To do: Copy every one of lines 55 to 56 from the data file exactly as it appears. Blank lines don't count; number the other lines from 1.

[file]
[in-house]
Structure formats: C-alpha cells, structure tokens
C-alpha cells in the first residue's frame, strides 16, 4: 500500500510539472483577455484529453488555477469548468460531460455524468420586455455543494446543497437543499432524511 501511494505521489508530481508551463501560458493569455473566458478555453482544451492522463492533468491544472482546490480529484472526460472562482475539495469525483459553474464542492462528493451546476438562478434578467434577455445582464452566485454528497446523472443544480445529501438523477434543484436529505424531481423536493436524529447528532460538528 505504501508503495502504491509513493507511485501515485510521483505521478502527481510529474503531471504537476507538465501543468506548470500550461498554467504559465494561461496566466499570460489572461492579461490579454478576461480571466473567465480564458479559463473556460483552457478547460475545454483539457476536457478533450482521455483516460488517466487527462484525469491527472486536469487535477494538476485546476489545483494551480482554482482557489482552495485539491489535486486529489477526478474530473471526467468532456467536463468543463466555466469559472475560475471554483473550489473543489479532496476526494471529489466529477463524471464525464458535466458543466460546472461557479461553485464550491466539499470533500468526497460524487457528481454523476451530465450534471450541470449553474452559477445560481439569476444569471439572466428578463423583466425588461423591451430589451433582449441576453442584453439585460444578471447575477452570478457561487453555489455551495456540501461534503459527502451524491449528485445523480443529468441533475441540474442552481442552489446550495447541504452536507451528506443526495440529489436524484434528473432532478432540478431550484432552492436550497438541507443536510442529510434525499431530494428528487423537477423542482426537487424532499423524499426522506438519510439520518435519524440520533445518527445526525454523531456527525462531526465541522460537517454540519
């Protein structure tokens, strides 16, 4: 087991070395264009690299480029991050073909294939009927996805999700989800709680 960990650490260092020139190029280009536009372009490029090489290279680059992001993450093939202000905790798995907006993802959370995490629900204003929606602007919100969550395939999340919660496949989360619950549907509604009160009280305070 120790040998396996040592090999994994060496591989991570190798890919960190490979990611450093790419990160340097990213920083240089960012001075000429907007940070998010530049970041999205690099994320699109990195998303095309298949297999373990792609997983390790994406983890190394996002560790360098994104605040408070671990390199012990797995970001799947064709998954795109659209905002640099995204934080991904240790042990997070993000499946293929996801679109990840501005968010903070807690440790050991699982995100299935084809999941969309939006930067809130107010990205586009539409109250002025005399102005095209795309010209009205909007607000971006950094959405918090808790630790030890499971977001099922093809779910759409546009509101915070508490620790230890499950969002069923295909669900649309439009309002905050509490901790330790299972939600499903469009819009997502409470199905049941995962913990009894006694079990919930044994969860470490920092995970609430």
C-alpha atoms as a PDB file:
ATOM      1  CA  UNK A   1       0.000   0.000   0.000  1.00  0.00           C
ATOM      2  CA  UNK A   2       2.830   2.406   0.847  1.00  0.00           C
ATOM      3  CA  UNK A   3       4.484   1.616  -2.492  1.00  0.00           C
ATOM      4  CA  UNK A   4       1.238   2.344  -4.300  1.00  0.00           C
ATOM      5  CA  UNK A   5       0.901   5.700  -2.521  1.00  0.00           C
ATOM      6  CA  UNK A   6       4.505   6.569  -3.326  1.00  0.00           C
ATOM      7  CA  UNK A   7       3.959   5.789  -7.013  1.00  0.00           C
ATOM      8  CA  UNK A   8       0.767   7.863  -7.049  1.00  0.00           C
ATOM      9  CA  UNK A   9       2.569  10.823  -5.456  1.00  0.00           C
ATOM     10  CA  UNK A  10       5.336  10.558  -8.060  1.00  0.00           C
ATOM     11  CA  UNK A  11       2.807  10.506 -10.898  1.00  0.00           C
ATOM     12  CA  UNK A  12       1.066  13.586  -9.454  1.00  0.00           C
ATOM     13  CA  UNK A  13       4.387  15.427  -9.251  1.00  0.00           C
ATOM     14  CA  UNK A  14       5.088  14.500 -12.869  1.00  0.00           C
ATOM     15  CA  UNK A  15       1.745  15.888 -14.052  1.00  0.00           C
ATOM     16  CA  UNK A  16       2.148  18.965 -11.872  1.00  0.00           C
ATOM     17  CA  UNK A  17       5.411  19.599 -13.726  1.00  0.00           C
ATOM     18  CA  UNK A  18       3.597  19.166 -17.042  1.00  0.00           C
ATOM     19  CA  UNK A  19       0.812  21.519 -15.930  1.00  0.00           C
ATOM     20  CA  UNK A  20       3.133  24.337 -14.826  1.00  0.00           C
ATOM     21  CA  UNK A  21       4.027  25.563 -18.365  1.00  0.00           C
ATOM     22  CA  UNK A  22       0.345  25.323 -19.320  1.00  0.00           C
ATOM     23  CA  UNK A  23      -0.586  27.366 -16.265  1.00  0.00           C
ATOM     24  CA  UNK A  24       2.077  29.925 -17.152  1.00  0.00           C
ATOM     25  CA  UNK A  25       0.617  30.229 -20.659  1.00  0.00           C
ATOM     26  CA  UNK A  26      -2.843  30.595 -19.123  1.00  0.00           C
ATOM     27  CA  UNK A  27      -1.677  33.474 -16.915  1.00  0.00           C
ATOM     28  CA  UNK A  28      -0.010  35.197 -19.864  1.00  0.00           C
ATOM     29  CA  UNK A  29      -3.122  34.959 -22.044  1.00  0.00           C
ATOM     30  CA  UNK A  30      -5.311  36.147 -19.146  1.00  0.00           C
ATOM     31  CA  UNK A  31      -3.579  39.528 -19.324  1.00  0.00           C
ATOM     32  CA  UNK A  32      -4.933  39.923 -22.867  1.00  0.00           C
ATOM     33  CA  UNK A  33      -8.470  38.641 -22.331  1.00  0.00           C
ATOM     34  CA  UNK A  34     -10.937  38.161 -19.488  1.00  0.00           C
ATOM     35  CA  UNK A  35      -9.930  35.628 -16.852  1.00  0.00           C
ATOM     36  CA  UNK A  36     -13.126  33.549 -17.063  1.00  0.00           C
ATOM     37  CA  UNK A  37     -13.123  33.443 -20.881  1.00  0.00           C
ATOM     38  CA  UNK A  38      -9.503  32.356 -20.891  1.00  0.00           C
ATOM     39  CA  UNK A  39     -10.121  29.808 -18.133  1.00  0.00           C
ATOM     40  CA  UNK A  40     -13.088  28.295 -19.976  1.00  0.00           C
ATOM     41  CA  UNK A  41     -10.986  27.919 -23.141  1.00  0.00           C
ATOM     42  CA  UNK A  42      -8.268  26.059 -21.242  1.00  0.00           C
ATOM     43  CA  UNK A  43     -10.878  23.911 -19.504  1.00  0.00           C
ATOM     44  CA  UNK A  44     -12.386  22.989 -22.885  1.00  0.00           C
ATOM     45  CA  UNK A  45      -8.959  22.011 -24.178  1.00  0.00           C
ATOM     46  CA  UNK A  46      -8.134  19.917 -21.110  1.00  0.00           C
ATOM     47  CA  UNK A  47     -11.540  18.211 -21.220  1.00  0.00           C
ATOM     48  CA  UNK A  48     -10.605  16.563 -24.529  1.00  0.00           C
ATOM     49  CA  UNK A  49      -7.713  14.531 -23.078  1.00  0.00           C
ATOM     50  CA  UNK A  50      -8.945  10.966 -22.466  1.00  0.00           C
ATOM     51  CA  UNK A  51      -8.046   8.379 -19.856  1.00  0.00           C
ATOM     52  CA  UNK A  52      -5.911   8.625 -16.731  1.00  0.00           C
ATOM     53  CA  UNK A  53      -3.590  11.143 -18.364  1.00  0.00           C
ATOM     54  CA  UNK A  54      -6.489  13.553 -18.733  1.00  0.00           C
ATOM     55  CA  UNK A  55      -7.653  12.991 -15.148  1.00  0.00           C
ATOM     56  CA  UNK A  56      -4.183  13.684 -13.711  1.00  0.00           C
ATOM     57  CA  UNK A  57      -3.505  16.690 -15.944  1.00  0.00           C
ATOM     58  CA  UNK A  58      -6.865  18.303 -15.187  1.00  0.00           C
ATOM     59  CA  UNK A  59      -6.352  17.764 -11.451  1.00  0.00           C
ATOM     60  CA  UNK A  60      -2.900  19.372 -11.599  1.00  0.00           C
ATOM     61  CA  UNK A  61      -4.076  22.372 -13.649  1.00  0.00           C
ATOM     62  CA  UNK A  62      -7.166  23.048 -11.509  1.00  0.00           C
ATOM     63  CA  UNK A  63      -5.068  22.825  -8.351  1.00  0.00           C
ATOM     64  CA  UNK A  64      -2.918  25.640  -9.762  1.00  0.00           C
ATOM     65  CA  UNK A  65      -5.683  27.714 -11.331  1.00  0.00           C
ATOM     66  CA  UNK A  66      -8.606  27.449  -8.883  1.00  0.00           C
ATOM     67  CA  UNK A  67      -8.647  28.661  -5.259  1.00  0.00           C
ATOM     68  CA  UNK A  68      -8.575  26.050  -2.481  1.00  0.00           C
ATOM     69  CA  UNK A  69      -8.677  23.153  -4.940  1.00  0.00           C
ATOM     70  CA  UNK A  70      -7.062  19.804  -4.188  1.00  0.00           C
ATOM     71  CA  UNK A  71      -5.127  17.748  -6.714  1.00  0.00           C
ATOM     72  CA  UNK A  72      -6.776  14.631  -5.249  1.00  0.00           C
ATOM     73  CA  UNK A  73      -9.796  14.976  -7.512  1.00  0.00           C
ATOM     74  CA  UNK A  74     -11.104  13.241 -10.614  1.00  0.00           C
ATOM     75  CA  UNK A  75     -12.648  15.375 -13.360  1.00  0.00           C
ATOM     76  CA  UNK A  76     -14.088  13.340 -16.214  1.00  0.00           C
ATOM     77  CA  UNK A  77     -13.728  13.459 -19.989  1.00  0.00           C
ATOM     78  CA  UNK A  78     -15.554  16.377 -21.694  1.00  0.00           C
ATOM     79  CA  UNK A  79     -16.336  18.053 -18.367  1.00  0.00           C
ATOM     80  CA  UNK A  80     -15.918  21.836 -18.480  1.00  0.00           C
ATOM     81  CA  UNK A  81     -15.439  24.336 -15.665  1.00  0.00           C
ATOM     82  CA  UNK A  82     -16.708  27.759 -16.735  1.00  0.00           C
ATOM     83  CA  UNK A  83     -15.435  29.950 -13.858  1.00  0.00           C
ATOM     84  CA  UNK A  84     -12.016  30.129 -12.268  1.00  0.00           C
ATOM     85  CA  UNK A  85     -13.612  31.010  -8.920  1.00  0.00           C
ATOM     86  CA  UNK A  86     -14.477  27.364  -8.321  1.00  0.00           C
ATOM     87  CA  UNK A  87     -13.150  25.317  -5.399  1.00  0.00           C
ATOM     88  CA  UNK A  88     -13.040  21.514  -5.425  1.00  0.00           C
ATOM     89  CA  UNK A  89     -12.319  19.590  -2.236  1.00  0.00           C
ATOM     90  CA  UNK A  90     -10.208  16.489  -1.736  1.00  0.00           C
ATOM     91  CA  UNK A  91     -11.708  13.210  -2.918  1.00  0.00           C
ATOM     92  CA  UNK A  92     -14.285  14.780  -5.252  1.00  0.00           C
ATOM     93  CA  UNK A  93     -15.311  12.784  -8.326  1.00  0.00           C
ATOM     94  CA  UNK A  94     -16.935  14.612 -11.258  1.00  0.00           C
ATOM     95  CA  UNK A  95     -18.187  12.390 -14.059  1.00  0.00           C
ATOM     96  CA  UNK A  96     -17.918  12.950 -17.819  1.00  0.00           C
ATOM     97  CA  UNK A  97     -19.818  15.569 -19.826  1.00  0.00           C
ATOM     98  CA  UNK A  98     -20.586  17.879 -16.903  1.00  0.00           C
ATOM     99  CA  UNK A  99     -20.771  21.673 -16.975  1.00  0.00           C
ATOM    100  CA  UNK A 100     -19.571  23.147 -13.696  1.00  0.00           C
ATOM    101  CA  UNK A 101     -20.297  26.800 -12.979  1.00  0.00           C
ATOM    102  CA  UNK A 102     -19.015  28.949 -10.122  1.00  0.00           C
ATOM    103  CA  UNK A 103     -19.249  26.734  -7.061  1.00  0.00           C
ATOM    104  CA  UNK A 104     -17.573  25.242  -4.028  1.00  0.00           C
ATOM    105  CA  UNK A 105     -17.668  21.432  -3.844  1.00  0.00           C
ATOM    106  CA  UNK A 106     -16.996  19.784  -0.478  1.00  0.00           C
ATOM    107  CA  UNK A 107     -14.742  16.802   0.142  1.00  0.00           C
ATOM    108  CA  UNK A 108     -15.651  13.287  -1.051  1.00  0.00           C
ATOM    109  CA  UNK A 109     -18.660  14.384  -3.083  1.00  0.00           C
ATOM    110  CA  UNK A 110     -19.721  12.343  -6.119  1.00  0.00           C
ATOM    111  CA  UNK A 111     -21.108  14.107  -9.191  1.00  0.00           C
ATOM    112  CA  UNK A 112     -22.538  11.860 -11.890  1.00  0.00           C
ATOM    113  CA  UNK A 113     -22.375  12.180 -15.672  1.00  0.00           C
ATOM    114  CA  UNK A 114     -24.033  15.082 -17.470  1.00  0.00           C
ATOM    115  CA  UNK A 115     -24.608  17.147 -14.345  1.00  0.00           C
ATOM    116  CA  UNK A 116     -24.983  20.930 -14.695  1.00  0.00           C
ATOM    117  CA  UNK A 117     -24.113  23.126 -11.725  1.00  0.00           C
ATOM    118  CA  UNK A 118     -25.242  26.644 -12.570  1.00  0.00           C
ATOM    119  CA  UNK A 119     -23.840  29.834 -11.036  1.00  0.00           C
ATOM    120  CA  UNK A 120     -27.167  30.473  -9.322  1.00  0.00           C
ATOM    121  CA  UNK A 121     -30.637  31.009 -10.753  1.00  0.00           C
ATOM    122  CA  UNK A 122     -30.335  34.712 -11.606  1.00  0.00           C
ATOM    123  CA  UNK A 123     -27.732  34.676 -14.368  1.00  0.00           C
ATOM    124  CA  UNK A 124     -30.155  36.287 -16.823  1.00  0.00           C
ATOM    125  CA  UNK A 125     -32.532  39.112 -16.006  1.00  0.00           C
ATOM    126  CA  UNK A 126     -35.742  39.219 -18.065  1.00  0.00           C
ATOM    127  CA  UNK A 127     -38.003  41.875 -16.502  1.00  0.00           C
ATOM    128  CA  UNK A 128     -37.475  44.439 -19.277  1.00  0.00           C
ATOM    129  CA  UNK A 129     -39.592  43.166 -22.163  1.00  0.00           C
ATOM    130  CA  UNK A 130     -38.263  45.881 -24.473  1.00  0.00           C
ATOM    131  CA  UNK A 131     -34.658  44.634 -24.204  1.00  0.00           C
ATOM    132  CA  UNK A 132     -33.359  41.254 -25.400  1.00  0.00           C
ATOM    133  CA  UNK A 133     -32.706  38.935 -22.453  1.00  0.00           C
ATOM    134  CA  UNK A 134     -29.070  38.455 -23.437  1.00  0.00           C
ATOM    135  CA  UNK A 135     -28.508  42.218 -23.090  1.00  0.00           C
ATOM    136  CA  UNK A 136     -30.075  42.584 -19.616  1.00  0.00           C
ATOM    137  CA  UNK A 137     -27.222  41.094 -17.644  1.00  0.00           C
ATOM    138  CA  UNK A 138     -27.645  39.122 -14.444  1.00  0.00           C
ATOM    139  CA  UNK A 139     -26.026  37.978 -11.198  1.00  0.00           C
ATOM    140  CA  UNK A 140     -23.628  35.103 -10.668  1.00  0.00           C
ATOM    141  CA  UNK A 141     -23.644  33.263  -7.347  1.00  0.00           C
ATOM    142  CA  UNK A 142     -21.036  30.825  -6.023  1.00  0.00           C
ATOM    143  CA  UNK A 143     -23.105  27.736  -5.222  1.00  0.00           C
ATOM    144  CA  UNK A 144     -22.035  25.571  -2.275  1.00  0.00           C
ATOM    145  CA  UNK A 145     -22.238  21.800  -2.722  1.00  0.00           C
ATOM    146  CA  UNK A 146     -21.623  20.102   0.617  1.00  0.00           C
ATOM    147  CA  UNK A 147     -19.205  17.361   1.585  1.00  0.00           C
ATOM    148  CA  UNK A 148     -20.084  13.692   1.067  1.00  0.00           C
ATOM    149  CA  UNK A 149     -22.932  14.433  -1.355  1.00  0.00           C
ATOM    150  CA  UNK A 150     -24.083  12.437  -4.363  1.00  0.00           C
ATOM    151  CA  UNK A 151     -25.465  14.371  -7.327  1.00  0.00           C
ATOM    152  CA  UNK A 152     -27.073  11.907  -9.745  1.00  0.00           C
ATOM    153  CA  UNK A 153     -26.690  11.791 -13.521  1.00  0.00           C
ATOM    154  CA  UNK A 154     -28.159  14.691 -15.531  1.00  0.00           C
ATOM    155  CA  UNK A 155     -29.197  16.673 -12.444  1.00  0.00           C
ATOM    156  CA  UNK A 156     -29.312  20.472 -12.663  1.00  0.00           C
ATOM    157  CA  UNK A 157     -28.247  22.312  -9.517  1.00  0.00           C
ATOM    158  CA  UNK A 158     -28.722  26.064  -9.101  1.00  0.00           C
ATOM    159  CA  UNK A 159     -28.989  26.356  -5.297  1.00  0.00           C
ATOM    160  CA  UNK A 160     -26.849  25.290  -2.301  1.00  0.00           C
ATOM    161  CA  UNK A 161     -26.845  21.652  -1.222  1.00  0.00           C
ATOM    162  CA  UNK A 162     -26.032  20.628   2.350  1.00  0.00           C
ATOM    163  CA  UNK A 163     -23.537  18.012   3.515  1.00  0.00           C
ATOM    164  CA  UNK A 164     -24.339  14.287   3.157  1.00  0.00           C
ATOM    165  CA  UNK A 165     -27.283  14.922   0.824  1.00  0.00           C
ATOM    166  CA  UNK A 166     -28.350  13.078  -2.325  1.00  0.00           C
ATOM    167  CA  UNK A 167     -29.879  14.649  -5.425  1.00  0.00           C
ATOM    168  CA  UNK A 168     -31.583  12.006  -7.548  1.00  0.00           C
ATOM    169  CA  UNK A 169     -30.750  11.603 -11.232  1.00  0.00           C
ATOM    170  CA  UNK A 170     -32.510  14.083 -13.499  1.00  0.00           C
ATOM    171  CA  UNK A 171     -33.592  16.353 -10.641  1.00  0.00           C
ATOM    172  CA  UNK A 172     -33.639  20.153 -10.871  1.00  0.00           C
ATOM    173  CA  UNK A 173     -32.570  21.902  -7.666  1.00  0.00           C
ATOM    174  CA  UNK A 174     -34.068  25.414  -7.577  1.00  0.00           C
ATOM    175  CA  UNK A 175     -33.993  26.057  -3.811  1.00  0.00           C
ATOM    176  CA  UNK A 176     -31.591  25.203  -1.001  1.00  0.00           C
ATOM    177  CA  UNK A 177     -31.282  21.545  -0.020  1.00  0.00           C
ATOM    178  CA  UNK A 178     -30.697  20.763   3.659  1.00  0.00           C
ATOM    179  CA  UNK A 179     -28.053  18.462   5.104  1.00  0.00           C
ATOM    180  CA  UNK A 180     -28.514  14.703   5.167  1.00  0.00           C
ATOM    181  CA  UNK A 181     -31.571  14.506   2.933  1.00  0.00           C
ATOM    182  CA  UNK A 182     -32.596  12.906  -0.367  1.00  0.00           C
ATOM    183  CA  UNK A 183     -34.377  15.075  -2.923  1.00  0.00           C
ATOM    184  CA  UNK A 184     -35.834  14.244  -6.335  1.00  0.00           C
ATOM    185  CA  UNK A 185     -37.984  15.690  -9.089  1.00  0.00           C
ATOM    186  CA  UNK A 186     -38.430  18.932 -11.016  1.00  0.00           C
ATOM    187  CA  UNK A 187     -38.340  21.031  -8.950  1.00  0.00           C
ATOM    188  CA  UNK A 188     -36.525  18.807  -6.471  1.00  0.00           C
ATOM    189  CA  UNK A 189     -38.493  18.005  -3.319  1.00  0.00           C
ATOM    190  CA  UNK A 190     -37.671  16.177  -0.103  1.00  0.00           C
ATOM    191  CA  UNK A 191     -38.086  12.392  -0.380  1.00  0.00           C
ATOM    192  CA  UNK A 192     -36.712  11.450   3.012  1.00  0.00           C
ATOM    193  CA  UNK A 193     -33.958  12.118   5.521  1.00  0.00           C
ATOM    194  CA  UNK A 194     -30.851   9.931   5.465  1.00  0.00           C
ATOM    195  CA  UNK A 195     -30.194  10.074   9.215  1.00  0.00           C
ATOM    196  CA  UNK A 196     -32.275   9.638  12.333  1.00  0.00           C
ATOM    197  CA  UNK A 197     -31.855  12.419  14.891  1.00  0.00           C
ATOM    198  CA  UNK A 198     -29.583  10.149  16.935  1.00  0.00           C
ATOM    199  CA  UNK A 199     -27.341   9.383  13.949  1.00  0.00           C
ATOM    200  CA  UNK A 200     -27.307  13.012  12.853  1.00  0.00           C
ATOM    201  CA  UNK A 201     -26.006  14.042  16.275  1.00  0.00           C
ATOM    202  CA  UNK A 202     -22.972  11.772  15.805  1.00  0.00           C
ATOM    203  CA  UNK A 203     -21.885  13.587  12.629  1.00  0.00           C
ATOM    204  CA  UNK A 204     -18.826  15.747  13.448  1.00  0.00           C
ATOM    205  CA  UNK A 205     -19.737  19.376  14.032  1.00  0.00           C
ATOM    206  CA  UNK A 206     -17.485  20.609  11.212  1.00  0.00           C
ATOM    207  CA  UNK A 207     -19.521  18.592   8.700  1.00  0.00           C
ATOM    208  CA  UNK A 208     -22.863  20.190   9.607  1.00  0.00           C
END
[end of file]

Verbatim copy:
ATOM     50  CA  UNK A  50      -8.945  10.966 -22.466  1.00  0.00           C
ATOM     51  CA  UNK A  51      -8.046   8.379 -19.856  1.00  0.00           C